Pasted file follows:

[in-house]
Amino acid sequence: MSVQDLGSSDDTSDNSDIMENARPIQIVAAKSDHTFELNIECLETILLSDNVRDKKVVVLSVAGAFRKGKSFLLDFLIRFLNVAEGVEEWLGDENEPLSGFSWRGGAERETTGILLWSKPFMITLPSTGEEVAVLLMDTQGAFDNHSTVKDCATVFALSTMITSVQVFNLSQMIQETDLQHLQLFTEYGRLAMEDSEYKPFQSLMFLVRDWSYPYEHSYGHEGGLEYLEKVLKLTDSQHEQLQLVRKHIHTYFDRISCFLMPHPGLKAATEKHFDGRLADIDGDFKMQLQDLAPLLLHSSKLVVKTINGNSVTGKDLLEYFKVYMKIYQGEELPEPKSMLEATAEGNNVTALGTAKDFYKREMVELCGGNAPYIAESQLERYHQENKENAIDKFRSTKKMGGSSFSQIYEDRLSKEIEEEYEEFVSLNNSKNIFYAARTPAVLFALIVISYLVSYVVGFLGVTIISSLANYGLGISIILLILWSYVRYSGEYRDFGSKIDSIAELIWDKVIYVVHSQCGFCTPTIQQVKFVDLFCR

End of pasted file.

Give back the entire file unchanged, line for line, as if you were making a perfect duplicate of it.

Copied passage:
[in-house]
Amino acid sequence: MSVQDLGSSDDTSDNSDIMENARPIQIVAAKSDHTFELNIECLETILLSDNVRDKKVVVLSVAGAFRKGKSFLLDFLIRFLNVAEGVEEWLGDENEPLSGFSWRGGAERETTGILLWSKPFMITLPSTGEEVAVLLMDTQGAFDNHSTVKDCATVFALSTMITSVQVFNLSQMIQETDLQHLQLFTEYGRLAMEDSEYKPFQSLMFLVRDWSYPYEHSYGHEGGLEYLEKVLKLTDSQHEQLQLVRKHIHTYFDRISCFLMPHPGLKAATEKHFDGRLADIDGDFKMQLQDLAPLLLHSSKLVVKTINGNSVTGKDLLEYFKVYMKIYQGEELPEPKSMLEATAEGNNVTALGTAKDFYKREMVELCGGNAPYIAESQLERYHQENKENAIDKFRSTKKMGGSSFSQIYEDRLSKEIEEEYEEFVSLNNSKNIFYAARTPAVLFALIVISYLVSYVVGFLGVTIISSLANYGLGISIILLILWSYVRYSGEYRDFGSKIDSIAELIWDKVIYVVHSQCGFCTPTIQQVKFVDLFCR